Things were really starting to look up. Although the increase was very gradual, it was still happening. I could expect there to be a daily visitor count of around 600 – 700, and maybe within just a couple of months I’d be at 1,000 visitors per day. So I decided to keep going and was actually a little shocked and disappointed at what had happened. My traffic basically went nowhere from August 1st – September 30th.
With the exception of some posts that went semi-viral near the end, my traffic was incredibly stagnant despite the fact that I was still writing on a daily basis. I was incredibly hard on myself and decided that I must be doing something wrong. The problem is that I believed this.
I’m not sure whether the stagnation during that time was because of seasonal changes or similar types of content being produced over and over, but I do know that my frustration levels kept increasing. I figured that maybe since my blog has only been around such a short time, it’s too difficult to determine what the problem is. So I kept writing.
I actually increased my writing a little bit. Some days I would write 2 articles, and it was rare that I would write 3 or 4. Most of the days consisted of writing just once, but for the past week or so I started writing an average of 2 more articles per day, sometimes 4 or 5, but always with a minimum of 1.
I’m actually still facing a bit of stagnation, but I can tell that my high days are a lot higher than my best days from before, and now I never usually go below a certain number of visitors per day. So what am I going to do about it? I’m going to keep writing and see what happens. I figure with the continual amount of effort, I’ll eventually get where I want to go. And if nothing happens, at least I’m enjoying the ride.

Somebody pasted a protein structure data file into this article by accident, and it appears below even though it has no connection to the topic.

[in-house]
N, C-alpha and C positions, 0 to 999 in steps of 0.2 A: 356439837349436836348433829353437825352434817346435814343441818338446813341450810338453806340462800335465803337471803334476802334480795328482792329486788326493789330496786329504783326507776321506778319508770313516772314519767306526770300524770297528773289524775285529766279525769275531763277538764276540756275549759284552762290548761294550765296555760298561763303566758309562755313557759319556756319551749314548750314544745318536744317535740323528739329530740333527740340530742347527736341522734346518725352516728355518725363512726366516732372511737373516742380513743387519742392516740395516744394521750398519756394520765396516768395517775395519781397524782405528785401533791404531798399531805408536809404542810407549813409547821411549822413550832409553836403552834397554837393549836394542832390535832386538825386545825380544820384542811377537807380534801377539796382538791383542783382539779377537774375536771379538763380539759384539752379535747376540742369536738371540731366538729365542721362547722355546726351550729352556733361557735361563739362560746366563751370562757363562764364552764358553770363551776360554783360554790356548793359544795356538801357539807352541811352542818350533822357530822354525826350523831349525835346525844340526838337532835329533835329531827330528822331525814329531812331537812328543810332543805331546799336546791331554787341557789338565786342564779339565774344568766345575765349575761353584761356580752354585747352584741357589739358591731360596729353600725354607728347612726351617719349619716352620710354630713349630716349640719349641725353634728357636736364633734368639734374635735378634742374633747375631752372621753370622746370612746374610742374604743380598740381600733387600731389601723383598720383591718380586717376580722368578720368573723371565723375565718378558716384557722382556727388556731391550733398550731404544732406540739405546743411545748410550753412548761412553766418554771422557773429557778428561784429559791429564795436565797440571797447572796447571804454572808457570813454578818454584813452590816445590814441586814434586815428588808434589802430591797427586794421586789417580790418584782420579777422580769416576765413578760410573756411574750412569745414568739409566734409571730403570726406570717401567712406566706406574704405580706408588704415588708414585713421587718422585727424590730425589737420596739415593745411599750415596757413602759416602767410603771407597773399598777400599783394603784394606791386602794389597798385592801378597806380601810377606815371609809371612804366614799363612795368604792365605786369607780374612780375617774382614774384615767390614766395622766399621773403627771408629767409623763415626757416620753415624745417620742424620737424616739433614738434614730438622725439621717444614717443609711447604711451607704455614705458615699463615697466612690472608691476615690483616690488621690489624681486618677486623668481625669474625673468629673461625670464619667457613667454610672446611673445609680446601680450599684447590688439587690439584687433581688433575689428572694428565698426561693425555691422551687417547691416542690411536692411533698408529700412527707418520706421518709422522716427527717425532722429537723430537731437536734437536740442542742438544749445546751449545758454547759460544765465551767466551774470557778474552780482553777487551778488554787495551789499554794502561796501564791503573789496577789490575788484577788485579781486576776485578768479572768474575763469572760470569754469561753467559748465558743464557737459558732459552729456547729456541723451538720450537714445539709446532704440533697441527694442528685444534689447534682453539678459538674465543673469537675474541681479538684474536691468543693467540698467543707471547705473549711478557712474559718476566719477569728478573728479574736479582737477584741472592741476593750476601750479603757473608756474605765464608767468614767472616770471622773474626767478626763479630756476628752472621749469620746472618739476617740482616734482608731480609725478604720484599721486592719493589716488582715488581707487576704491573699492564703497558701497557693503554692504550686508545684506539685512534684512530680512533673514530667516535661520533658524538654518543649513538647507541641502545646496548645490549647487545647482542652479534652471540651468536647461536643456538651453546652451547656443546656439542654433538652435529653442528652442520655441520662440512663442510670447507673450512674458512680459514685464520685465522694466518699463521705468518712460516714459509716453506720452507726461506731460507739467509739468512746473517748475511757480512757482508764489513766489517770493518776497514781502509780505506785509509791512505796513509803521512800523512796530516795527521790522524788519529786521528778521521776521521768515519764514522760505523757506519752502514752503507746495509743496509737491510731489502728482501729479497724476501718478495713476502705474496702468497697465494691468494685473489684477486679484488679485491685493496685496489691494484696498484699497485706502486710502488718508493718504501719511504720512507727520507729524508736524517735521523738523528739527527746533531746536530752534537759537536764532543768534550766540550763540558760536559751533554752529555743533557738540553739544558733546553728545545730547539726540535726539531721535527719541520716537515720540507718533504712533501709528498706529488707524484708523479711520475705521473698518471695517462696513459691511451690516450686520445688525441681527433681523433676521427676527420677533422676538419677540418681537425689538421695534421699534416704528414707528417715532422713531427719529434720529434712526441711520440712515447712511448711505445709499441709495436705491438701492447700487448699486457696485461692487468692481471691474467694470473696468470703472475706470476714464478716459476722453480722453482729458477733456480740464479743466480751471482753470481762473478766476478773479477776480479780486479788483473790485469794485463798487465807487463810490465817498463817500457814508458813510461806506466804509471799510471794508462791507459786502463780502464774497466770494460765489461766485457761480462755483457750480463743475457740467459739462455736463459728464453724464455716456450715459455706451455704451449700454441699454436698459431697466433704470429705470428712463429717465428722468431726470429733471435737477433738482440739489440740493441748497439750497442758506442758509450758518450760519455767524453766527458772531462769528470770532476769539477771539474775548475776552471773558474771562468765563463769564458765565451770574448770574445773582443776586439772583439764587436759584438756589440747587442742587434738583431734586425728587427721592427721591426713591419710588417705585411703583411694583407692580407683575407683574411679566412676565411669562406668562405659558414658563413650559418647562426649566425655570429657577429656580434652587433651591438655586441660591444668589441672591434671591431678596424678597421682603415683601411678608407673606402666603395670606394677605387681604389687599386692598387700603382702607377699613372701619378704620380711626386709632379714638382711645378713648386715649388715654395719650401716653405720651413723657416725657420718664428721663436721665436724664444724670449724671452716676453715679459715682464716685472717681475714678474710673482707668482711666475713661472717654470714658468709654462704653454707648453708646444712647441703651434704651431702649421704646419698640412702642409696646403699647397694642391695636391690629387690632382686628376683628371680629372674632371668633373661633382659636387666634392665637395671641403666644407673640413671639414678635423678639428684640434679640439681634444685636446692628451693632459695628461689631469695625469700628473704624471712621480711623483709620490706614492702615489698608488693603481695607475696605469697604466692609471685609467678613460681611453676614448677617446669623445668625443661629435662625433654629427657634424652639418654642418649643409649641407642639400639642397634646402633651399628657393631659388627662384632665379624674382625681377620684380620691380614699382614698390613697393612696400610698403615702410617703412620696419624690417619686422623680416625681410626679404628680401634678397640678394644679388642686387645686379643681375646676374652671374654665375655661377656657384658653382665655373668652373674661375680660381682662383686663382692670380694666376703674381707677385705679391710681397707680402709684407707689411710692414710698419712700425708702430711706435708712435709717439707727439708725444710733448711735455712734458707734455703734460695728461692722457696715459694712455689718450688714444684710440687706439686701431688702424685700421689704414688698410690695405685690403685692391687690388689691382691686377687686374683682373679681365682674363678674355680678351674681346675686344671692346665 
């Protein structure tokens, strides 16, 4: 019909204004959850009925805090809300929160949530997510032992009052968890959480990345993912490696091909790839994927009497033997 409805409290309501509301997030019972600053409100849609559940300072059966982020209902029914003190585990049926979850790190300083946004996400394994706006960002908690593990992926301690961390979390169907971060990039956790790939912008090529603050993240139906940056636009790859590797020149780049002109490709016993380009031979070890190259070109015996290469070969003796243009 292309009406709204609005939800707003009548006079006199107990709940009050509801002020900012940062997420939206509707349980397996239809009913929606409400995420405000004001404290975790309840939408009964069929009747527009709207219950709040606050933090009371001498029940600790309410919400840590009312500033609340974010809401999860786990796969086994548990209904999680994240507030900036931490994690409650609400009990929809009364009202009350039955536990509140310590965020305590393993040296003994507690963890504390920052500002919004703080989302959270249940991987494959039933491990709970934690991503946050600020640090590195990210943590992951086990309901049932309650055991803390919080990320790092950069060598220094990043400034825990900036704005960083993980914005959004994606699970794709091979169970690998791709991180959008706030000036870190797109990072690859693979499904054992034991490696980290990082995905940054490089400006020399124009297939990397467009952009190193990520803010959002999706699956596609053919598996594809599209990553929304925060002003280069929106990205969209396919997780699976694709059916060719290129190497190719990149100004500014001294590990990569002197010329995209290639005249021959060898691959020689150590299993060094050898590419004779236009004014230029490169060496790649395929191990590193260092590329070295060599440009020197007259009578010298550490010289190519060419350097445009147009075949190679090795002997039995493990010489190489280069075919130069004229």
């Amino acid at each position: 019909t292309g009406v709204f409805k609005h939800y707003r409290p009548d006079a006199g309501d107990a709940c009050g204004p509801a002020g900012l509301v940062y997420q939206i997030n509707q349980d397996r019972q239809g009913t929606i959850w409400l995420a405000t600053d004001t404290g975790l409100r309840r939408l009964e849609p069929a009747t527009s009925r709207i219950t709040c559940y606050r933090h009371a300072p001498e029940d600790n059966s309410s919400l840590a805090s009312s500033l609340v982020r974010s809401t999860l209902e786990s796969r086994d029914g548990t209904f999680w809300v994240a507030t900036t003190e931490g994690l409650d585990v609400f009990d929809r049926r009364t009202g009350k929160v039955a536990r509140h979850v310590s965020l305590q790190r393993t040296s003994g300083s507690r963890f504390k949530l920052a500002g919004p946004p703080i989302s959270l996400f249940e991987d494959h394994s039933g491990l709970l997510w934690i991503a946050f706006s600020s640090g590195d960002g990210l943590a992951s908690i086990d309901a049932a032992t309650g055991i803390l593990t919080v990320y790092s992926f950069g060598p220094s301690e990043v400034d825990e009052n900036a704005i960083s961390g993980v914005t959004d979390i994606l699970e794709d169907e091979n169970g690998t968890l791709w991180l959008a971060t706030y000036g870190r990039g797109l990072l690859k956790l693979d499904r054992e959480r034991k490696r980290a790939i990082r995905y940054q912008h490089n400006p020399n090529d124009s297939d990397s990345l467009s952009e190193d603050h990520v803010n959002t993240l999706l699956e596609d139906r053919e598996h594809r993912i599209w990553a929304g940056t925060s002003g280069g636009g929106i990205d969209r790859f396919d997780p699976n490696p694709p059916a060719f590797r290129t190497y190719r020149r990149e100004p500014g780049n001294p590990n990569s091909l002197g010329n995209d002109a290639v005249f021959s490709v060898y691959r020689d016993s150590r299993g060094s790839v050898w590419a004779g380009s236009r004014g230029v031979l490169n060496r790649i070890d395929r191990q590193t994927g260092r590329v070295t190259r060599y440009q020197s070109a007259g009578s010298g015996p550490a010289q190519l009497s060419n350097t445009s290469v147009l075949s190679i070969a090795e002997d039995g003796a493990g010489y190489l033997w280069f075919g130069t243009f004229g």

All of this traffic is gained through organic searches and very little social media presence. After writing an article, I quickly post it to the FFL Facebook, Twitter, and Google+ page. Other than that, most people find me through Google.
Writing a blog takes a lot of dedication and effort, so if you’re considering writing one, make sure that you’re up for it before you begin. Furthermore, it’s going to be a bit slow so don’t expect a lot of income at start. Yet with tenacity and perserverance, you can definitely make your blog a success. Keep writing and thanks for reading.
My name is Jason Wuerch and I'm currently located in Madrid, Spain running a personal finance blog called Frugal For Less. My goal is to help everyone and anyone willing to make and save money through easy and simple ways that don't require much effort. Just because you're frugal doesn't mean you have to give up life's luxuries.